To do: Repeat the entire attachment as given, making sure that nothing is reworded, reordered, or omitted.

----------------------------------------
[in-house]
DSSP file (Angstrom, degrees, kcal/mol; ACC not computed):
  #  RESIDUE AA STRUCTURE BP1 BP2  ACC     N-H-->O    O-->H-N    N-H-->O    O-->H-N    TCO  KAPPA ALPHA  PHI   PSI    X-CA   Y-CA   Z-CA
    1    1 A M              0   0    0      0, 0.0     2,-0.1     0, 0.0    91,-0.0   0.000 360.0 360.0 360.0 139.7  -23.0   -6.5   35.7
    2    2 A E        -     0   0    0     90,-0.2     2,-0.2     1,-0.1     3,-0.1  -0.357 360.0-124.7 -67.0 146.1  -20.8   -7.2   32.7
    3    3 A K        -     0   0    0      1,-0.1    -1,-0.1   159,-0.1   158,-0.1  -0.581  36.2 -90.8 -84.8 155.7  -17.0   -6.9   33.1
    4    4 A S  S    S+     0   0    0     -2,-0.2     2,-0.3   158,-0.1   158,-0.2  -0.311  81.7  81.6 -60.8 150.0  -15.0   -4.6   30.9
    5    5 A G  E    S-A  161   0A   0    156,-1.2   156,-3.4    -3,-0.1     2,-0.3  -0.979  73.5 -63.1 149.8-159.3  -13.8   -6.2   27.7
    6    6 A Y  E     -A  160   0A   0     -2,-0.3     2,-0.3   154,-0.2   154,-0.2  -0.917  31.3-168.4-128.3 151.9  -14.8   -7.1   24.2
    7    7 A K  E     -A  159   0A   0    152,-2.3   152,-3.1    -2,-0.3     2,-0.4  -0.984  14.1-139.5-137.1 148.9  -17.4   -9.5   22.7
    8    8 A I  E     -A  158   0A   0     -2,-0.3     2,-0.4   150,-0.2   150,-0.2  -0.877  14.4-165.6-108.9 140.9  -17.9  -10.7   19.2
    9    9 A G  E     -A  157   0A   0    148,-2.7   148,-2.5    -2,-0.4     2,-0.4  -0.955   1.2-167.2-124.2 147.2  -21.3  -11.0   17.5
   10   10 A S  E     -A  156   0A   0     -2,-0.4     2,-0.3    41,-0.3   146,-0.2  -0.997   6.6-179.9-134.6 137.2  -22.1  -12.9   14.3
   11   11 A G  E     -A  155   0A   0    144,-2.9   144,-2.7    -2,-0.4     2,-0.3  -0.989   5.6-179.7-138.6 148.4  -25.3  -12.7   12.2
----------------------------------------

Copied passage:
[in-house]
DSSP file (Angstrom, degrees, kcal/mol; ACC not computed):
  #  RESIDUE AA STRUCTURE BP1 BP2  ACC     N-H-->O    O-->H-N    N-H-->O    O-->H-N    TCO  KAPPA ALPHA  PHI   PSI    X-CA   Y-CA   Z-CA
    1    1 A M              0   0    0      0, 0.0     2,-0.1     0, 0.0    91,-0.0   0.000 360.0 360.0 360.0 139.7  -23.0   -6.5   35.7
    2    2 A E        -     0   0    0     90,-0.2     2,-0.2     1,-0.1     3,-0.1  -0.357 360.0-124.7 -67.0 146.1  -20.8   -7.2   32.7
    3    3 A K        -     0   0    0      1,-0.1    -1,-0.1   159,-0.1   158,-0.1  -0.581  36.2 -90.8 -84.8 155.7  -17.0   -6.9   33.1
    4    4 A S  S    S+     0   0    0     -2,-0.2     2,-0.3   158,-0.1   158,-0.2  -0.311  81.7  81.6 -60.8 150.0  -15.0   -4.6   30.9
    5    5 A G  E    S-A  161   0A   0    156,-1.2   156,-3.4    -3,-0.1     2,-0.3  -0.979  73.5 -63.1 149.8-159.3  -13.8   -6.2   27.7
    6    6 A Y  E     -A  160   0A   0     -2,-0.3     2,-0.3   154,-0.2   154,-0.2  -0.917  31.3-168.4-128.3 151.9  -14.8   -7.1   24.2
    7    7 A K  E     -A  159   0A   0    152,-2.3   152,-3.1    -2,-0.3     2,-0.4  -0.984  14.1-139.5-137.1 148.9  -17.4   -9.5   22.7
    8    8 A I  E     -A  158   0A   0     -2,-0.3     2,-0.4   150,-0.2   150,-0.2  -0.877  14.4-165.6-108.9 140.9  -17.9  -10.7   19.2
    9    9 A G  E     -A  157   0A   0    148,-2.7   148,-2.5    -2,-0.4     2,-0.4  -0.955   1.2-167.2-124.2 147.2  -21.3  -11.0   17.5
   10   10 A S  E     -A  156   0A   0     -2,-0.4     2,-0.3    41,-0.3   146,-0.2  -0.997   6.6-179.9-134.6 137.2  -22.1  -12.9   14.3
   11   11 A G  E     -A  155   0A   0    144,-2.9   144,-2.7    -2,-0.4     2,-0.3  -0.989   5.6-179.7-138.6 148.4  -25.3  -12.7   12.2